Male and female smokers lose an average of 13.4 to 14.3 years of life, respectively.

According to the results of a 14 year study of 34,486 male British doctors, at least half of all life-long smokers die earlier as a result of smoking.

Smokers are three times as likely to die before the age of 60 or 70 as non-smokers.

In the United States alone, cigarette smoking and exposure to tobacco smoke accounts for roughly one in five, or at at least 443,000 premature deaths annually.

"In the United States alone, tobacco kills the equivalent of three jumbo jets full of people crashing every day, with no survivors, 365 days of the year." -ABC's Peter Jennings On a worldwide basis, it's 1 jumbo jet per hour, 24 hours a day, 365 days of the year. -WHO


The primary risks of tobacco usage include many forms of cancer, particularly lung cancer, kidney cancer, cancer of the larynx and head and neck, breast cancer, bladder cancer, cancer of the esophagus, cancer of the pancreas and stomach cancer.

There is some evidence suggesting an increased risk of myeloid leukaemia, squamous cell sinonasal cancer, liver cancer, cervical cancer, colorectal cancer, cancers of the gallbladder, the adrenal gland, the small intestine, and various childhood cancers.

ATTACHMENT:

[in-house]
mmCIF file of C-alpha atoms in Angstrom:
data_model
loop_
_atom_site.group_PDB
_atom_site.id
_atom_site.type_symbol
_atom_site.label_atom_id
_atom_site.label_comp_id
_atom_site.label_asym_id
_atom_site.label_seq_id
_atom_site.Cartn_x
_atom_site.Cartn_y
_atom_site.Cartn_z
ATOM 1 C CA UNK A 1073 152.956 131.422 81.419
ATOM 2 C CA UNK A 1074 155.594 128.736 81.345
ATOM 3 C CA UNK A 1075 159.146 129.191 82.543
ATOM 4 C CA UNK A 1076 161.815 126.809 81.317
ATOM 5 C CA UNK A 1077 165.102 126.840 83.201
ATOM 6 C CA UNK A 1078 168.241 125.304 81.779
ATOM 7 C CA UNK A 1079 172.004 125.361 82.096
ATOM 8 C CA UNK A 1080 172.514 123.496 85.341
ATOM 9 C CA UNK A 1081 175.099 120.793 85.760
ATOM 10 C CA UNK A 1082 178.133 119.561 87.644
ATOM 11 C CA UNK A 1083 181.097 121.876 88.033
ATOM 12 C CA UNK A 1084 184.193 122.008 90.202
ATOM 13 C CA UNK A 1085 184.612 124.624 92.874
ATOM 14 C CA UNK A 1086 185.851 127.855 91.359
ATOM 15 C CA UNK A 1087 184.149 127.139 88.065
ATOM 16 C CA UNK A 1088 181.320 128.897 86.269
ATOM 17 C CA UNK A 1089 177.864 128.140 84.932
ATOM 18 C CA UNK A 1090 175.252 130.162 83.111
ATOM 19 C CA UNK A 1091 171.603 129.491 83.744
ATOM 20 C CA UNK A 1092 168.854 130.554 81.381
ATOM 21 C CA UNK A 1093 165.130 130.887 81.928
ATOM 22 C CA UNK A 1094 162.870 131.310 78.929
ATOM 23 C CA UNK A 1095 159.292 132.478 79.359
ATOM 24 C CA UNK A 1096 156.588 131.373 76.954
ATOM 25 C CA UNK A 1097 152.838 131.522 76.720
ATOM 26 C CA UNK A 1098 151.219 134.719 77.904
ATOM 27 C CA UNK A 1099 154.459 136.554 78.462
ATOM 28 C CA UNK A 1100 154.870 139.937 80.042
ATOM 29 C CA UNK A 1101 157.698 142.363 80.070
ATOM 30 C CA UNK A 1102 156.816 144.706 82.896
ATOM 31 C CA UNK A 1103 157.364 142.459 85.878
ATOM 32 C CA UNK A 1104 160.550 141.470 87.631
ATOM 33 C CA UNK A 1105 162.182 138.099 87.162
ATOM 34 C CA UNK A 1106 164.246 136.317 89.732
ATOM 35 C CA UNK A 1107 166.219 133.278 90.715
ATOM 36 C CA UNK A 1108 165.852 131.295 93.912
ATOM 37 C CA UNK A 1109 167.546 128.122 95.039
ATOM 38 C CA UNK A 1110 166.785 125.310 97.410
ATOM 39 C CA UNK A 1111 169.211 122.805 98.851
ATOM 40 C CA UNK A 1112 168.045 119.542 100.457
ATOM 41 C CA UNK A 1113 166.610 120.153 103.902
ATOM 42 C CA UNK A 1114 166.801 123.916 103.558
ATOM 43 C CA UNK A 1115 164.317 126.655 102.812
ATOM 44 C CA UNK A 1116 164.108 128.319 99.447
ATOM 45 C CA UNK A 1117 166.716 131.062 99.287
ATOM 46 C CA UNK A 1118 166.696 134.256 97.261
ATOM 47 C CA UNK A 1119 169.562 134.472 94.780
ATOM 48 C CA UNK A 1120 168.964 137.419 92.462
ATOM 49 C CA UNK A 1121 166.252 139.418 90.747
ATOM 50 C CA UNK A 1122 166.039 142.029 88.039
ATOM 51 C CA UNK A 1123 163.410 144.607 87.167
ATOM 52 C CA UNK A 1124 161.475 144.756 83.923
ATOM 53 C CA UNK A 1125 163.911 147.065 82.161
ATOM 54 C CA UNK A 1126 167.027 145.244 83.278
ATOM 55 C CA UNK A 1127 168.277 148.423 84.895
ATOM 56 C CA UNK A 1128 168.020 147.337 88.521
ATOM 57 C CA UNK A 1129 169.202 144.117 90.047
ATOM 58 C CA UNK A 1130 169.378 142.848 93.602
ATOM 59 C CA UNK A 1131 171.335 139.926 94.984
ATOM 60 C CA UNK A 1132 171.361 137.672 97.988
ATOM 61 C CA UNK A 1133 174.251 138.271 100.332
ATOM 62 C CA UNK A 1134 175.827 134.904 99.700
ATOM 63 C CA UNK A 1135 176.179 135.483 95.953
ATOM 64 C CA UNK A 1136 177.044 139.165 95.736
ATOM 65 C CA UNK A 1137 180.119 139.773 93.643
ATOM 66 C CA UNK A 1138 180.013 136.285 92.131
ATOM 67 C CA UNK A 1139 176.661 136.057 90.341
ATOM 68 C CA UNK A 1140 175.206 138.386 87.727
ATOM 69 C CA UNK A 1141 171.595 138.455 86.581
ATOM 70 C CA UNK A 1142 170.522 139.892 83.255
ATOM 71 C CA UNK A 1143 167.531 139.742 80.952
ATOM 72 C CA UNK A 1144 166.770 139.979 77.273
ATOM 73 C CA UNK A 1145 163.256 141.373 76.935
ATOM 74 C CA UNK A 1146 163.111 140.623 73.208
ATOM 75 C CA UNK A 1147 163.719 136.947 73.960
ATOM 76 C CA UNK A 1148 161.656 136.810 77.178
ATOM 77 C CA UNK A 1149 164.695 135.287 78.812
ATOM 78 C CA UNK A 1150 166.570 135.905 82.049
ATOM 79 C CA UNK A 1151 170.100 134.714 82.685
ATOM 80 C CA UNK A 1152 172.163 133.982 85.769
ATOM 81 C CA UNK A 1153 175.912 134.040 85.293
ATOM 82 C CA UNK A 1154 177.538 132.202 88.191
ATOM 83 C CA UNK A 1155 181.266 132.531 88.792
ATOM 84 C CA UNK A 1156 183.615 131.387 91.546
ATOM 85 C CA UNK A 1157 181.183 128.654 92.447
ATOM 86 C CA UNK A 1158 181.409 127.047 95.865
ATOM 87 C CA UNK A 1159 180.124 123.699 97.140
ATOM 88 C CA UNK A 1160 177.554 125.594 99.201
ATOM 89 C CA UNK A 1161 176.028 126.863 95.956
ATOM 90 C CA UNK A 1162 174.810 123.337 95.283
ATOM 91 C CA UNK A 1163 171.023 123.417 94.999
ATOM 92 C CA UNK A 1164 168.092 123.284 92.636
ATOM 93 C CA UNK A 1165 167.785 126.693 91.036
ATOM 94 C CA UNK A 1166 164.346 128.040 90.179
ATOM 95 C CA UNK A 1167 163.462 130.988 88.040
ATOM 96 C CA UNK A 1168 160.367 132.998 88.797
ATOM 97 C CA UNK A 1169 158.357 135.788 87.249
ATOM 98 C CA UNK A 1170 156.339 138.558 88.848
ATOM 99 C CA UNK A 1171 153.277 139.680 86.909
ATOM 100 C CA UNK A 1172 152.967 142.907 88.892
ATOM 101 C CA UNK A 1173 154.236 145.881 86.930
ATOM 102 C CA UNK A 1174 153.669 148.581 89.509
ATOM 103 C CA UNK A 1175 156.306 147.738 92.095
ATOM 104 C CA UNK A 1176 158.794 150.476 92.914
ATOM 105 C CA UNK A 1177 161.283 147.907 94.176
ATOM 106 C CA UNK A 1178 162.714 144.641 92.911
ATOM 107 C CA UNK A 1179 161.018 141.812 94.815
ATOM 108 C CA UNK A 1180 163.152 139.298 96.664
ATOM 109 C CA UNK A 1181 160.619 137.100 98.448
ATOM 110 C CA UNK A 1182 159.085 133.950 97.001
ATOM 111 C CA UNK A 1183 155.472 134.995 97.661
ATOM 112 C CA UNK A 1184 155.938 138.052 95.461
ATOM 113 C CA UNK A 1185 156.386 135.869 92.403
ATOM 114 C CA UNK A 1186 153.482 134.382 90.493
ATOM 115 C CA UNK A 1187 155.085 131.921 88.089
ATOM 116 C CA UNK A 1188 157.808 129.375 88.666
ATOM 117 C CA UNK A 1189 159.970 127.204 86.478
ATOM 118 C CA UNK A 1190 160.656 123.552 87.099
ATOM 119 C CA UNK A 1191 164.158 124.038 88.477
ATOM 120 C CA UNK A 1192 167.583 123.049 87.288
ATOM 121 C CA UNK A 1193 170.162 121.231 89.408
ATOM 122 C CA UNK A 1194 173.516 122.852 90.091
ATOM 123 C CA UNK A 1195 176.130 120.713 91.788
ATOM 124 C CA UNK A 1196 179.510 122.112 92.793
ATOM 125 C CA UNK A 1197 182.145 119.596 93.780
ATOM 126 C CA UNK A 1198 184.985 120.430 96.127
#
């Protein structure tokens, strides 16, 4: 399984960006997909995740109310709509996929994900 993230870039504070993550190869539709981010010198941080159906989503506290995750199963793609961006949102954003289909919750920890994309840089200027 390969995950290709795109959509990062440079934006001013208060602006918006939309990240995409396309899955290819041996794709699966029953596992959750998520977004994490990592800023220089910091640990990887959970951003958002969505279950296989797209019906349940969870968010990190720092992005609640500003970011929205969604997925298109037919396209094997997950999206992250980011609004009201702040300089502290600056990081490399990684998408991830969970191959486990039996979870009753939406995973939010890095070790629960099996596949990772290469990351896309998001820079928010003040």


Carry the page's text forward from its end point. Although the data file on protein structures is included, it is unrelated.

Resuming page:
The risk of dying from lung cancer before age 85 is 22.1% for a male smoker and 11.9% for a female smoker, in the absence of competing causes of death. The corresponding estimates for lifelong nonsmokers are a 1.1% probability of dying from lung cancer before age 85 for a man of European descent, and a 0.8% probability for a woman.


In smoking, long term exposure to compounds found in the smoke such as carbon monoxide, cyanide, and so forth—, are believed to be responsible for pulmonary damage and for loss of elasticity in the alveoli, leading to emphysema and COPD. The carcinogen acrolein and its derivatives also contribute to the chronic inflammation present in COPD.